In contrast to last year, when I hear temps were in the 80s, it was 60 degrees and low humidity as I prepared for the start. Though the cloudless skies and bright sunlight would make for some very warm spots along the course, overall the weather was best case scenario. If my goal of breaking 36 minutes was not met, it wouldn't be due to the conditions. And even though I'd heard the course was rolling and hilly throughout, I doubted that would be a limiting factor either; not because I absolutely adore running uphill, but simply because I don't know any other alternative at races in the Carolinas. Saying I couldn't break 36 due to hills would effectively be saying I'd never break 36 on any course in the state, and I wasn't willing to resign myself to that end without putting up a fight. A few minutes before the start, all of us gathered on the line as the race director read off the bios of the seeded athletes. I began to feel a little intimidated as I heard the pedigrees of the former D1 runners who toed the line beside me, but I tried to block out any negative thoughts. I lined up next to Heather Magill, a 1:15 half marathoner from Wilmington who Caitlin knows. We'd officially met a few minutes earlier and expressed similar race goals, so I hoped we'd be able to work together during most of the race to pull each other along to fast times.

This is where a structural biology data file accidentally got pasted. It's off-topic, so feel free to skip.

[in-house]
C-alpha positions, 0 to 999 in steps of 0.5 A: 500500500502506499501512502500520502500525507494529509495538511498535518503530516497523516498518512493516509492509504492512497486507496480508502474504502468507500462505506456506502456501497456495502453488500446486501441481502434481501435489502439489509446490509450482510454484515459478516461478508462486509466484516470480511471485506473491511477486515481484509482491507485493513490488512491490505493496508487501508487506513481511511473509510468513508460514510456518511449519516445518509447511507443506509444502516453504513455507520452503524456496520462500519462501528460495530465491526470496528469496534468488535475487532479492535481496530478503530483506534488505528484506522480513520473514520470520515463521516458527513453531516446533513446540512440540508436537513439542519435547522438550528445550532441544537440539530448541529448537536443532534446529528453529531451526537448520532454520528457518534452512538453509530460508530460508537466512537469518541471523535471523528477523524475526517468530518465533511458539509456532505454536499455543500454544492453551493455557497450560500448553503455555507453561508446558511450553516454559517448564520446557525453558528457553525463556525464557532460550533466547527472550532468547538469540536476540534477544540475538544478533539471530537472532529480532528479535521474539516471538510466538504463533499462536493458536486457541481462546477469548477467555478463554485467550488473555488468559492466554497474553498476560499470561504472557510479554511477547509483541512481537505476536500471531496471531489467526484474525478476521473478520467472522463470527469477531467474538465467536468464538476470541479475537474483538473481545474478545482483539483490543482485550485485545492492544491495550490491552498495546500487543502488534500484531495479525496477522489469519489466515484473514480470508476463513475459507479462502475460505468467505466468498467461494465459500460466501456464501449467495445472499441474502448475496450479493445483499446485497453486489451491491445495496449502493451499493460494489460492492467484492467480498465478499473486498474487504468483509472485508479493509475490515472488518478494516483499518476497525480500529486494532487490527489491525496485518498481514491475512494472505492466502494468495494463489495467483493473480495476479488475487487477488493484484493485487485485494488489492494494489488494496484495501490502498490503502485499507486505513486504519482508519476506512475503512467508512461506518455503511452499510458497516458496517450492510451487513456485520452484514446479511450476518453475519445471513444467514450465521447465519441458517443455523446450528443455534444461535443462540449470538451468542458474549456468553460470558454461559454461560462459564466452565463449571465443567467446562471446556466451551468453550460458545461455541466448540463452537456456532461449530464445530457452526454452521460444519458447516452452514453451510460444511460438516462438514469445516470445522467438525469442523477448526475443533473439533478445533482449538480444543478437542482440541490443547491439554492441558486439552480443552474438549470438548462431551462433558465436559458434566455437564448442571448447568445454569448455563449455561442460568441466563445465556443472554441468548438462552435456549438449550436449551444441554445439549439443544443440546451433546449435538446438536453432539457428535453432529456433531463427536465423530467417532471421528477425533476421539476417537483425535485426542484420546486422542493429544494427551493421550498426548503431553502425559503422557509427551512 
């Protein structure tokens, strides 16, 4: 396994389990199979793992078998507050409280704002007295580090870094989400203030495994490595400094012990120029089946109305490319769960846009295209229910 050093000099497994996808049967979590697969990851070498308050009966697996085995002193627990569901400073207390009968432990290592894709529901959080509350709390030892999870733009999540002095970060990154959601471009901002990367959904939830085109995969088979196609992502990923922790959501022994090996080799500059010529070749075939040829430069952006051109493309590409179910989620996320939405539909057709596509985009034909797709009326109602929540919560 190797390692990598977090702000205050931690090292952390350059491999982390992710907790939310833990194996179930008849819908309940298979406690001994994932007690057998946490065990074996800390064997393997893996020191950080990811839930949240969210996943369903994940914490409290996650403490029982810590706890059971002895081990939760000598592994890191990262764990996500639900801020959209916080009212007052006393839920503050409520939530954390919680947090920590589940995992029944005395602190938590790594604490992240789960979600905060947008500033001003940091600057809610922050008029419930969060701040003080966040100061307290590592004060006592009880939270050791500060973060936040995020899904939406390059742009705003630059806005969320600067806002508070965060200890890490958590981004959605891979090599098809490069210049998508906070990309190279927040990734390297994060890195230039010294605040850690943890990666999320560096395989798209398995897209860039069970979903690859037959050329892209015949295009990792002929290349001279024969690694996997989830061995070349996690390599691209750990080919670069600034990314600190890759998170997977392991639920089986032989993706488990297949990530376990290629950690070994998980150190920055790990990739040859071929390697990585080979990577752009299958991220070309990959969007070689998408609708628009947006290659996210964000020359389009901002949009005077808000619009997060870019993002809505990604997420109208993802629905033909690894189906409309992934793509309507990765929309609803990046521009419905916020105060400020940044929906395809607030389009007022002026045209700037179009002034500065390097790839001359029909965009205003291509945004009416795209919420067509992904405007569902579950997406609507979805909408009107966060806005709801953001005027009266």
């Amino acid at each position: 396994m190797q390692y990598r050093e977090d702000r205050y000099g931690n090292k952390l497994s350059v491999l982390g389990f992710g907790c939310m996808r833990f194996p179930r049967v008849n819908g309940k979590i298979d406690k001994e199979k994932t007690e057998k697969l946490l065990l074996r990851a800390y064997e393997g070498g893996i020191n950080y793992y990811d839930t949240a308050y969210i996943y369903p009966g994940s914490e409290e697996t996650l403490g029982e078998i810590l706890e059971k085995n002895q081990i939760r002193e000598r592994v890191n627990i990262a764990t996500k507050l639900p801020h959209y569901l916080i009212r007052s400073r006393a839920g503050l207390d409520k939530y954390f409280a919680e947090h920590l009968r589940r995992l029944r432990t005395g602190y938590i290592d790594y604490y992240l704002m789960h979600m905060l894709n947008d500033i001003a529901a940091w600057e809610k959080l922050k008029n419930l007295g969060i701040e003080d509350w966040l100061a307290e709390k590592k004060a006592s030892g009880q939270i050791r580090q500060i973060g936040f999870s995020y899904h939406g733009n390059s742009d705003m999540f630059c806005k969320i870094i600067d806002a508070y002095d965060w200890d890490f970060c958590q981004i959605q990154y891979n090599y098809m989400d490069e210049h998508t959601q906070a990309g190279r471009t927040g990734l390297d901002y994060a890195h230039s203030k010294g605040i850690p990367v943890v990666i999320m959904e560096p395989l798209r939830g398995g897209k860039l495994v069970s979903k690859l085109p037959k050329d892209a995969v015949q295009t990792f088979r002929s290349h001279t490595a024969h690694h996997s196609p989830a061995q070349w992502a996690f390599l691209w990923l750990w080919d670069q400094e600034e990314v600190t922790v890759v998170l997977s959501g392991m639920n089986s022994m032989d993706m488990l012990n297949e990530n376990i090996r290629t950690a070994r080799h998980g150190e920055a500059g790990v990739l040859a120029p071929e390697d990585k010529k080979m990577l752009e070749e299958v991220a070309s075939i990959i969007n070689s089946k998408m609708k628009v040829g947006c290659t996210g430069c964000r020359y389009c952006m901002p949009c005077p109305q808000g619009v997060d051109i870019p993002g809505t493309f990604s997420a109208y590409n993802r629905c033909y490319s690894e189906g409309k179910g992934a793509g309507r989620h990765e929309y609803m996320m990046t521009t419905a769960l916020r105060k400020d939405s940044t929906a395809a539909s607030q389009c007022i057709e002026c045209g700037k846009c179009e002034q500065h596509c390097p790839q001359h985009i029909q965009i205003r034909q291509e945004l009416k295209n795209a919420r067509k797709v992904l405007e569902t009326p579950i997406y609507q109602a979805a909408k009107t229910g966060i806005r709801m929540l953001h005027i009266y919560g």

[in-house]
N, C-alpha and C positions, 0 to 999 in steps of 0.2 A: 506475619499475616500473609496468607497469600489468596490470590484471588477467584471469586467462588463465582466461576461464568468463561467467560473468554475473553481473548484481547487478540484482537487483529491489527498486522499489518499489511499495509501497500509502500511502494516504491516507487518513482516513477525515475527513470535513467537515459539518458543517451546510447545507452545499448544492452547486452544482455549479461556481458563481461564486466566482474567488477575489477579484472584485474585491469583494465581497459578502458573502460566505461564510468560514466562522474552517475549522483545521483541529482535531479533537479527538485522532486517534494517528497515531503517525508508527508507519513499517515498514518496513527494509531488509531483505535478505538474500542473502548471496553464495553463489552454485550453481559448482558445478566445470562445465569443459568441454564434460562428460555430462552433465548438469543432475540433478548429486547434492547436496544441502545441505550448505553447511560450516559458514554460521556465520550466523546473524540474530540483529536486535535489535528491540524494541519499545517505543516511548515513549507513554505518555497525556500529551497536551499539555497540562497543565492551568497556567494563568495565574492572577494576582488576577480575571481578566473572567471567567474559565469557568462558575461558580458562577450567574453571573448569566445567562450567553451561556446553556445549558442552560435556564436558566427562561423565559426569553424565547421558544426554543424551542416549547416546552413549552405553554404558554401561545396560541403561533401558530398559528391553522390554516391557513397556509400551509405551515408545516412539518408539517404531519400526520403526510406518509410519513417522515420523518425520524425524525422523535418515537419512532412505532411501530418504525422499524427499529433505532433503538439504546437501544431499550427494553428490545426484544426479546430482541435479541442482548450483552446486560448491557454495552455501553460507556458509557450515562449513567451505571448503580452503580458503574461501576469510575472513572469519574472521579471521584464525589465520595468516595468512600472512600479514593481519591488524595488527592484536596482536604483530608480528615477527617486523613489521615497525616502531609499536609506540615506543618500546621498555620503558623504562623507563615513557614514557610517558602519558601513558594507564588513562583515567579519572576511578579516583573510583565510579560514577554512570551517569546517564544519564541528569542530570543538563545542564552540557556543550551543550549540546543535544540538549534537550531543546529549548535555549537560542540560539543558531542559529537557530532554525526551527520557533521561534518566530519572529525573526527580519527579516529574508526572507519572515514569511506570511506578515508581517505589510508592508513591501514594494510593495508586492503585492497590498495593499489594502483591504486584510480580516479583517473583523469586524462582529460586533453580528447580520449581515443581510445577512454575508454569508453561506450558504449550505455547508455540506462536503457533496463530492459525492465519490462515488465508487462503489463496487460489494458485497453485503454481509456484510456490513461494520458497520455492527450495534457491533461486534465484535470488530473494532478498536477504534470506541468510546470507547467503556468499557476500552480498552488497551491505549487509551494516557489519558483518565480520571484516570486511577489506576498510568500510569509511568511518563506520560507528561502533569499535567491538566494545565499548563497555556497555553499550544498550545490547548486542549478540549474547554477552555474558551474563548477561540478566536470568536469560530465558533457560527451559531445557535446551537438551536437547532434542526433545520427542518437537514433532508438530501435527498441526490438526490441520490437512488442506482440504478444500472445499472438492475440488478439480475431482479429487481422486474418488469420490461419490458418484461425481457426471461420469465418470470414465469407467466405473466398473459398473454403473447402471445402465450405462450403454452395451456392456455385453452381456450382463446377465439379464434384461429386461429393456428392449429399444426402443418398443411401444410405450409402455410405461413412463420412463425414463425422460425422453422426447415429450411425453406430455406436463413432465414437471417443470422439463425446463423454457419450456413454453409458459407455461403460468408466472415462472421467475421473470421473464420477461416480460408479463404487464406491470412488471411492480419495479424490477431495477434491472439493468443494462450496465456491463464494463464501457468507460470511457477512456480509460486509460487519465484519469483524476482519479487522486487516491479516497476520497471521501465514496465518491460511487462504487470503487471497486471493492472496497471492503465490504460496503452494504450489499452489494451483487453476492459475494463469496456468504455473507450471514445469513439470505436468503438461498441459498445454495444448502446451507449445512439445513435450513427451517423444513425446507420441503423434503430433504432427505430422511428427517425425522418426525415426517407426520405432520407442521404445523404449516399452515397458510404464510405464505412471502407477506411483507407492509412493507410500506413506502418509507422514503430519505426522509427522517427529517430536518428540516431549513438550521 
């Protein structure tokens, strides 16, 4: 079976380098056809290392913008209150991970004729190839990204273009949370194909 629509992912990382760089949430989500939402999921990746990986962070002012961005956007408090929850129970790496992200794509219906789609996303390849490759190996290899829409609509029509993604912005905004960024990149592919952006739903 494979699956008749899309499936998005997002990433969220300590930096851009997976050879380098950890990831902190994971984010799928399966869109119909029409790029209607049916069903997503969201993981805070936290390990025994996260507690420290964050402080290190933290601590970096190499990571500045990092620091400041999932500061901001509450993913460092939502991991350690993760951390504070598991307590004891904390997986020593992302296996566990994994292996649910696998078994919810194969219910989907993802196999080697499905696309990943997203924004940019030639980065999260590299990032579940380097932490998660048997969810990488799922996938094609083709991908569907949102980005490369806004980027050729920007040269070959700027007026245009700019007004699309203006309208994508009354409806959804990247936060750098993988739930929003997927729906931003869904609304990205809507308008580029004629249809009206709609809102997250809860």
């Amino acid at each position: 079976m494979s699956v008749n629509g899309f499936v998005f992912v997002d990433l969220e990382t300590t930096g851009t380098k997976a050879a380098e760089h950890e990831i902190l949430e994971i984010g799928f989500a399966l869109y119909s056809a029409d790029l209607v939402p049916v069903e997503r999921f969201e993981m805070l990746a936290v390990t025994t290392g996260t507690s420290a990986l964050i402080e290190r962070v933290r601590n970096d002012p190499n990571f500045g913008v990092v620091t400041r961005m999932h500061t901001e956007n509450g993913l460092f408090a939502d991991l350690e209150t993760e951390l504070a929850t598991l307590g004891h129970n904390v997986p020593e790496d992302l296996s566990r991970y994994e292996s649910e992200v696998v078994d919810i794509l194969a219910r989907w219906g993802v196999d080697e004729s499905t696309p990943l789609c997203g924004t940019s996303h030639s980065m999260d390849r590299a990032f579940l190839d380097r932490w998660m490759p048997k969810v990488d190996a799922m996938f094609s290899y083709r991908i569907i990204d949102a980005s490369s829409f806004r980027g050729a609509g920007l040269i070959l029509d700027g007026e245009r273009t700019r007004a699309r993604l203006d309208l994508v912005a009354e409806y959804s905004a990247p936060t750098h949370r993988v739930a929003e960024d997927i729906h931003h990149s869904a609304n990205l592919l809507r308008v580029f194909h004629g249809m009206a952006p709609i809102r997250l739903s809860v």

Within the first 400 meters of the race, that desire seemed as though it would become reality. Though our pace didn't feel unusually speedy, there were already no other females with us. That is, until about 1000 meters into the race, when a tall brunette shot past on on a downhill section--literally sprinted as though she was racing a mile--and gapped us by about 20 meters within a matter of seconds. "Do you know who she is?" I turned and asked Heather. She did not. As it turned out, this wouldn't pose much of a problem. Without increasing our pace we caught back up to her on the next uphill and proceeded to reclaim the lead. (I didn't see her again for the rest of the race, although I believe she did manage to hang on and finish third in 37:0x. I also heard from another athlete that she continued the pattern of downhill sprinting, uphill jogging throughout the entire race. Whatever works, I suppose.)